Semina Culture: Wallace Berman & His Circle is organized by the Santa Monica Museum of Art with guest-curators Michael Duncan and Kristine McKenna. After its presentation in Berkeley the exhibition will travel to the Grey Art Gallery, New York.

A Rose Has No Teeth: Bruce Nauman's Formative Years
JANUARY 17 — APRIL 15, 2007
Among the most influential artists working today, Bruce Nauman spent his formative years in Northern California—first as a graduate student at the University of California, Davis, from 1964 to 1966, and then living in and around San Francisco—before departing for Southern California in late 1969. It was during this period that he instigated many of his ground-breaking practices, such as creating sculpture in fiberglass, polyester resin, and other non-traditional materials; making casts of negative space and parts of his own body; and making relief sculptures from neon tubes. It was also at this time that he made virtually all of his landmark early films and videos—Nauman was among the first to present video works in an exhibition—as well as his first photographs, holographs, and sound works. A Rose Has No Teeth presents the full range of Nauman's work from this extremely productive and fertile early period. It represents a rare and remarkable opportunity to fully explore Nauman's development and his influence on artists in the Bay Area, and on the burgeoning conceptual art movement of the time.
A Rose Has No Teeth: Bruce Nauman's Formative Years is organized by BAM/PFA and curated by Constance Lewallen, Senior Curator for Exhibitions. The exhibition will travel to Castello di Rivoli Museo d'Arte Contemporanea, Turin, Italy; and The Menil Collection, Houston, Texas. University of California Press will publish the exhibition catalog.

University of California, Berkeley Art Museum and Pacific Film Archive
The mission of BAM/PFA is to inspire the imagination and ignite critical dialogue through art and film. BAM/PFA is the visual arts center of the University of California, Berkeley. Through art and film programs, collections, and research resources, BAM/PFA engages audiences from the Berkeley campus, the community, and beyond. One of the largest university art museums in the United States, in both size and attendance, BAM/PFA presents innovative and challenging perspectives on art and artists from a wide range of cultures and backgrounds.
BAM/PFA is recognized internationally as a center for excellence in the presentation of visual art. Gallery exhibitions at BAM/PFA are adventurous, often exploring artists and artistic movements that represent a divergence from the mainstream. Innovative and intellectually rigorous, the museum exhibition program presents new perspectives on historical and contemporary art and artists from around the world, as well as important emerging artists, often in their first U.S. exhibitions.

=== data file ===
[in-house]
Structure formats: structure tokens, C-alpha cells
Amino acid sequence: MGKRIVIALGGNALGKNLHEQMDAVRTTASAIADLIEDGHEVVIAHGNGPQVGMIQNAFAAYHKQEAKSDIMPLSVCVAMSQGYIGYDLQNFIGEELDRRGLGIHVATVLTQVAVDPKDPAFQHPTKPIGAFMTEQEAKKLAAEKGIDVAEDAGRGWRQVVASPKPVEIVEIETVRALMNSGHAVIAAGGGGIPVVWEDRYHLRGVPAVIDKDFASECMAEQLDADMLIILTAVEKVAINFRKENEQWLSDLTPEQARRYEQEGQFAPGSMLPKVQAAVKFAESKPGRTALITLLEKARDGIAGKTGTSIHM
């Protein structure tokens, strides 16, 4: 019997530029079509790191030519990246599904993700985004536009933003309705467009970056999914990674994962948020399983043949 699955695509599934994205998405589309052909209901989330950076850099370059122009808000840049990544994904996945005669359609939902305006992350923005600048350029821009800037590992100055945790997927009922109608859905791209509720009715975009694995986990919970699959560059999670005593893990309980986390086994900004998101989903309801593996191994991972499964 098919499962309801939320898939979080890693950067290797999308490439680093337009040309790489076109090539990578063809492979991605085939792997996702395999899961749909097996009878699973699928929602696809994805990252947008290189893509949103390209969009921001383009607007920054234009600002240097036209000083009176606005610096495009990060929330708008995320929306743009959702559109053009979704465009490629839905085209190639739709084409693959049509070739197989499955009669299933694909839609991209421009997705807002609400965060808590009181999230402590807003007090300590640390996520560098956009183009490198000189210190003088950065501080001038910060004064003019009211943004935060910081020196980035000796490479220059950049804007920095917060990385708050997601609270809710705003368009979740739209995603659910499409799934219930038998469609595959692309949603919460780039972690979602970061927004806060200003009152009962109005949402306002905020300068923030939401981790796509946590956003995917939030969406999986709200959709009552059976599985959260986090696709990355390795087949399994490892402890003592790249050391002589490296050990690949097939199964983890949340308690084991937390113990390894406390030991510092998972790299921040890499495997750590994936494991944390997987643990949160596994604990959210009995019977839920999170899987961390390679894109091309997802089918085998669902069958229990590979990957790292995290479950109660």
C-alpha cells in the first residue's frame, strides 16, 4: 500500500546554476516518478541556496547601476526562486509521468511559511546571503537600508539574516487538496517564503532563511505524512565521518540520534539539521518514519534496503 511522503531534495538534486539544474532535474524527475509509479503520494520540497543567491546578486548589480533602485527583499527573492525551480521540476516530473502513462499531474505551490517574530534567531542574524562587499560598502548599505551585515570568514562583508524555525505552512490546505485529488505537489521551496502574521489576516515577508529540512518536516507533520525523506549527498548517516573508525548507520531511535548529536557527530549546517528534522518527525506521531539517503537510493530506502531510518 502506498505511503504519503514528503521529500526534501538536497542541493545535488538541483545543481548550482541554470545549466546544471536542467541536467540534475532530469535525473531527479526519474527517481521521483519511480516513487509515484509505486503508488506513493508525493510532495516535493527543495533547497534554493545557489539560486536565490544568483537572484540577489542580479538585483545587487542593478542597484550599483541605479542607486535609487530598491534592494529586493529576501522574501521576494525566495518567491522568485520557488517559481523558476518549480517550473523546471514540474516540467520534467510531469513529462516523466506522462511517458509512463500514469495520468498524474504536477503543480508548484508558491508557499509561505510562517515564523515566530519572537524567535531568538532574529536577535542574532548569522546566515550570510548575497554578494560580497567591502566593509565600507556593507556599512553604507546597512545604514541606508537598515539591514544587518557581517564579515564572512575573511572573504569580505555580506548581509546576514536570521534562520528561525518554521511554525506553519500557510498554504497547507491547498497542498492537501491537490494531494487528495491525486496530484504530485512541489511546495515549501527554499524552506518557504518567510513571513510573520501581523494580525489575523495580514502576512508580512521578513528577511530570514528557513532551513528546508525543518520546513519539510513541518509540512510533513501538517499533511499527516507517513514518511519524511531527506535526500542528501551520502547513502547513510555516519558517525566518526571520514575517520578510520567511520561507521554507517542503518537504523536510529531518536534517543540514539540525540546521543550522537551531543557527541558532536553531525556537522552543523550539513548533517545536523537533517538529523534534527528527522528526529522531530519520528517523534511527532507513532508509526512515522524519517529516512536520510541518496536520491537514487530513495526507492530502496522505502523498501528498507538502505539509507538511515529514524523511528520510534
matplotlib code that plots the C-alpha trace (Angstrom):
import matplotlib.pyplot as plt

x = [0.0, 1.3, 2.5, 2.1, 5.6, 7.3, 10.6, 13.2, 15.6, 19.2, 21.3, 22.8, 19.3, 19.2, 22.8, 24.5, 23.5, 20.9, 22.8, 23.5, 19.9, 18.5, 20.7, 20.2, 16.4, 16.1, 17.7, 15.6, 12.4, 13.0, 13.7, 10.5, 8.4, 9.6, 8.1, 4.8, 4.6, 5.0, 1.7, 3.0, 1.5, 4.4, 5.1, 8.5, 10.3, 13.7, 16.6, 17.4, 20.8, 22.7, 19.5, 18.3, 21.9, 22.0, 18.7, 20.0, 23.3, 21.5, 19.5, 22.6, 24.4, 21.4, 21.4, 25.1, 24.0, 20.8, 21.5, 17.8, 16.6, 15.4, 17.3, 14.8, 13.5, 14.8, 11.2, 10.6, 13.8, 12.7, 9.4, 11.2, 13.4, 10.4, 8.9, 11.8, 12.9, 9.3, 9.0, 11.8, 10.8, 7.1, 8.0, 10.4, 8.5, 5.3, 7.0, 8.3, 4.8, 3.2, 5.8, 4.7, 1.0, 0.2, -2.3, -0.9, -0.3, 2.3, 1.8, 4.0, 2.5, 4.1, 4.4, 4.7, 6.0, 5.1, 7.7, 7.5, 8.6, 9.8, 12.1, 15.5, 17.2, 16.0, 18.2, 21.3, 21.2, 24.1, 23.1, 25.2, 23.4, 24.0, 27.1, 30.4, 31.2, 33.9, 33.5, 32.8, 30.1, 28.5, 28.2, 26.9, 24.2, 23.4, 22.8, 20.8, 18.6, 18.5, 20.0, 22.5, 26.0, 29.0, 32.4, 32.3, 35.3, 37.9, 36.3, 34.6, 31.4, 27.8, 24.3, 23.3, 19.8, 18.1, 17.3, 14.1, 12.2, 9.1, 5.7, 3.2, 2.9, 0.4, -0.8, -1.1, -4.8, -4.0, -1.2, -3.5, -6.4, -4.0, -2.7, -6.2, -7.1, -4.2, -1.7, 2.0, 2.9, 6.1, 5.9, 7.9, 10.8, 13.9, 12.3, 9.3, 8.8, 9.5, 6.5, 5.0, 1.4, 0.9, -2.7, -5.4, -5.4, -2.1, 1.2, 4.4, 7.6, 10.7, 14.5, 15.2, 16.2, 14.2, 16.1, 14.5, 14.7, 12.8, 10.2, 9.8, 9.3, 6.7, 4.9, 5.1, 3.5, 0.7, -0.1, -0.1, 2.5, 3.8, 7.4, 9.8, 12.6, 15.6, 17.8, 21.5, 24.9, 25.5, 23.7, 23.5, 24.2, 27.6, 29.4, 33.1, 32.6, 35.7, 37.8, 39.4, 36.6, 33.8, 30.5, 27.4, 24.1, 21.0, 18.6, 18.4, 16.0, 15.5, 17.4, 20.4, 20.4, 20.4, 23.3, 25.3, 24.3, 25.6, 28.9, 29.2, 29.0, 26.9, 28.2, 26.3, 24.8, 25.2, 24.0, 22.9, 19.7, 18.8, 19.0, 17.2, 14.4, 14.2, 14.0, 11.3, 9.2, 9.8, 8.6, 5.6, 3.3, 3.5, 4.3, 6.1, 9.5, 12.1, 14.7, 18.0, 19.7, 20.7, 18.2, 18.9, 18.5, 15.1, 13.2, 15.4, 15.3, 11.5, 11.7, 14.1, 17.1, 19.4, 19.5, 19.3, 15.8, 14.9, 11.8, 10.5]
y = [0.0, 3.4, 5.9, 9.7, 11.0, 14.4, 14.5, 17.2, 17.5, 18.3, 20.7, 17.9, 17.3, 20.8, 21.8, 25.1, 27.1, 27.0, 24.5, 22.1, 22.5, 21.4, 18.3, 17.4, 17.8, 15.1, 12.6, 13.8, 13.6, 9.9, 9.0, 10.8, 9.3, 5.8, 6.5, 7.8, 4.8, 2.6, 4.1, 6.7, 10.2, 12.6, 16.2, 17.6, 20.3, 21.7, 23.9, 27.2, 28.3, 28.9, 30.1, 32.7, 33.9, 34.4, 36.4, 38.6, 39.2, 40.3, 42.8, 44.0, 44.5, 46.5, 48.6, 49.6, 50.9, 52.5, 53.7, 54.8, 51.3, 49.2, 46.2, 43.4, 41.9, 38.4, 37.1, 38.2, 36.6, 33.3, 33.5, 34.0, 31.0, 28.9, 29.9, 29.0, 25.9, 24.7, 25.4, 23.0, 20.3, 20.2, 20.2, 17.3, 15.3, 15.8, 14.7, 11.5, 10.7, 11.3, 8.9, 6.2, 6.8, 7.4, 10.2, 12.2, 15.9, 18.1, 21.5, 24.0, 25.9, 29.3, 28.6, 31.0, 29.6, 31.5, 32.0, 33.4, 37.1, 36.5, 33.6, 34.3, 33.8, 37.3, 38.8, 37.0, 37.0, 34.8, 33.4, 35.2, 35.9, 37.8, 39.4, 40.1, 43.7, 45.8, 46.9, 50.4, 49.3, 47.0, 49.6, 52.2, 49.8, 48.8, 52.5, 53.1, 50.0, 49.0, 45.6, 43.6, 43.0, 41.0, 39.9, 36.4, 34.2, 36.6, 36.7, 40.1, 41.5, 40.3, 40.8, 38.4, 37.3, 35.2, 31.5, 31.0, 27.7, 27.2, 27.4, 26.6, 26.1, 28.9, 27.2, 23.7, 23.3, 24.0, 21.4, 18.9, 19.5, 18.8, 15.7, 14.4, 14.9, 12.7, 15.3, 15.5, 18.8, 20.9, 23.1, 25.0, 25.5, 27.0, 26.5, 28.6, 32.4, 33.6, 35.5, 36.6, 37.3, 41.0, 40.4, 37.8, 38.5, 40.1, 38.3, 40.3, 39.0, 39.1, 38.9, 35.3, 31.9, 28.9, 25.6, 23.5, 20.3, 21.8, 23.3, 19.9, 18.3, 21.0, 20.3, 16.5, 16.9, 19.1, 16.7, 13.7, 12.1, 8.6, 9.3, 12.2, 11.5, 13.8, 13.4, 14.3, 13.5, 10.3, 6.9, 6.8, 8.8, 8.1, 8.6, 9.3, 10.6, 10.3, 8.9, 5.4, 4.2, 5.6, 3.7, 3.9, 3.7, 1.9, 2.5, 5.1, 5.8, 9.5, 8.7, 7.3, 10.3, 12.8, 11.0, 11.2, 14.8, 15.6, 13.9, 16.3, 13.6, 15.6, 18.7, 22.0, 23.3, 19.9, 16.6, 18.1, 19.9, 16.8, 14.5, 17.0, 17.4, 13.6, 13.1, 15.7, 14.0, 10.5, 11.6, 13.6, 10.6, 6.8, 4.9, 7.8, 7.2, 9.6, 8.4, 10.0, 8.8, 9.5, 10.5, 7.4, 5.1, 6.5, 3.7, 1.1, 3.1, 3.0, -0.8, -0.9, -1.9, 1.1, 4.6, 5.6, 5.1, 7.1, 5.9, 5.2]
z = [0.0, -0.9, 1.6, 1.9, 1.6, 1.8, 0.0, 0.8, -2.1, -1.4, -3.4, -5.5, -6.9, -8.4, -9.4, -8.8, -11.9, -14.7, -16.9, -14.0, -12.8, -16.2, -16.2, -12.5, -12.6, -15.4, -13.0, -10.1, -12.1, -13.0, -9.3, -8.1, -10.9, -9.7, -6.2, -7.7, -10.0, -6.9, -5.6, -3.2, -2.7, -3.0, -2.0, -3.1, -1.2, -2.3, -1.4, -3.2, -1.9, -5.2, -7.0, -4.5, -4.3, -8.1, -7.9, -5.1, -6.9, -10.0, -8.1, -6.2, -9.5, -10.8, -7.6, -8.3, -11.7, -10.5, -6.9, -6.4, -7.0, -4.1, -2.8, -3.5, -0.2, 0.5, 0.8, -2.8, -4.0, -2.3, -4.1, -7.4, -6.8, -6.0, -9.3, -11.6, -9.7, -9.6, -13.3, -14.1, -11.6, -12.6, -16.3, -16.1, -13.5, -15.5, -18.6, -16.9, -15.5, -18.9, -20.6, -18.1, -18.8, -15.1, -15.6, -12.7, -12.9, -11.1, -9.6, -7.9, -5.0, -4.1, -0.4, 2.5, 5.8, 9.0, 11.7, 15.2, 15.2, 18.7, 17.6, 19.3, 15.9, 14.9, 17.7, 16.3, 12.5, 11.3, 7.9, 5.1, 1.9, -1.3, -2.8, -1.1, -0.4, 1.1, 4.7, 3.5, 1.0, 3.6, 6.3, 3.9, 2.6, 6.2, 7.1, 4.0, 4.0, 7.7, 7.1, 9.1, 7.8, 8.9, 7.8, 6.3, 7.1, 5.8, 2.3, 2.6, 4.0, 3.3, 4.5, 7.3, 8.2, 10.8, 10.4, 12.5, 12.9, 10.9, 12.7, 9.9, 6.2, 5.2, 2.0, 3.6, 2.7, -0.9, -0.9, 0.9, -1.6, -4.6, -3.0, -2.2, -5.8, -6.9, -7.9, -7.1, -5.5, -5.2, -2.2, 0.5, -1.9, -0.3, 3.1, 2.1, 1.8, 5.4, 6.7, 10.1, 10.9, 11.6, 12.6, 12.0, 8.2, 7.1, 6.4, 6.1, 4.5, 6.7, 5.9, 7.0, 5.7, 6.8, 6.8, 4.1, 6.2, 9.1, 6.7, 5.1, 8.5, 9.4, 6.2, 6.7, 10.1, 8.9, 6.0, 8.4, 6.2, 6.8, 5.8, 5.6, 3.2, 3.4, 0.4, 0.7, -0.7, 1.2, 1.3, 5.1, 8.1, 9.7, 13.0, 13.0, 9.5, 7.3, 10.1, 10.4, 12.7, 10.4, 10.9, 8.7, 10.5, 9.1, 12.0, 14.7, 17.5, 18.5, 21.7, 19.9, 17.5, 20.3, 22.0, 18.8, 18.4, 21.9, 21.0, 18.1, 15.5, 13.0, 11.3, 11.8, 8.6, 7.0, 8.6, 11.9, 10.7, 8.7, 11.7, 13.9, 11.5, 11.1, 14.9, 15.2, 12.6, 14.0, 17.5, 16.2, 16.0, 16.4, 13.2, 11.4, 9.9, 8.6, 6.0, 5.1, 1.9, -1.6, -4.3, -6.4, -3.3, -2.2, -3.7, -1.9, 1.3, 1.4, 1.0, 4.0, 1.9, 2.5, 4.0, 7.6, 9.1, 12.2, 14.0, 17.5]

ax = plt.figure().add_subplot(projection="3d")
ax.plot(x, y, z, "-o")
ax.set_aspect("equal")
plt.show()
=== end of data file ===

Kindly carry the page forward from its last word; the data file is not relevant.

The museum's MATRIX Program for Contemporary Art is dedicated to cutting-edge art and ideas. In more than 25 years and 200 exhibitions, MATRIX has featured artists who have since become leading figures in the contemporary art world.
Characterized by themes of artistic and intellectual exploration, the museum's collection of more than 15,000 objects includes exceptional examples of mid-twentieth-century painting, including important works by Hans Hofmann, Jackson Pollock, and Mark Rothko. Other significant strengths include historical and contemporary Asian art; early American painting; Conceptual and contemporary international art; and California and Bay Area art.
The Pacific Film Archive is one of the nation's most respected and comprehensive film exhibition, collection, and study centers. With more than 500 public screenings each year, PFA presents the full spectrum of American and international cinema from its earliest days to the present.
Internationally recognized for its commitment to increasing the understanding and appreciation of the art of cinema, PFA's exhibition program surveys films in critical, cultural, and historical contexts, frequently including in-person conversations with filmmakers, authors, and scholars. A place to explore cinema from every film-producing country in the world, PFA screens rare and rediscovered prints, work by the world's great film directors, restored silent films with live musical accompaniment, and adventurous thematic series. Since its inception, PFA has also been one of the premier showcases for experimental film and video.
First established with an eye toward the Pacific Rim, the PFA film and video collection now includes the largest group of Japanese films outside of Japan, as well as impressive holdings of Soviet silents, West Coast avant-garde cinema, seminal video art, rare animation, Central Asian productions, Eastern European cinema, and international classics. PFA is actively engaged in film preservation, with a focus on endangered works of experimental film and video.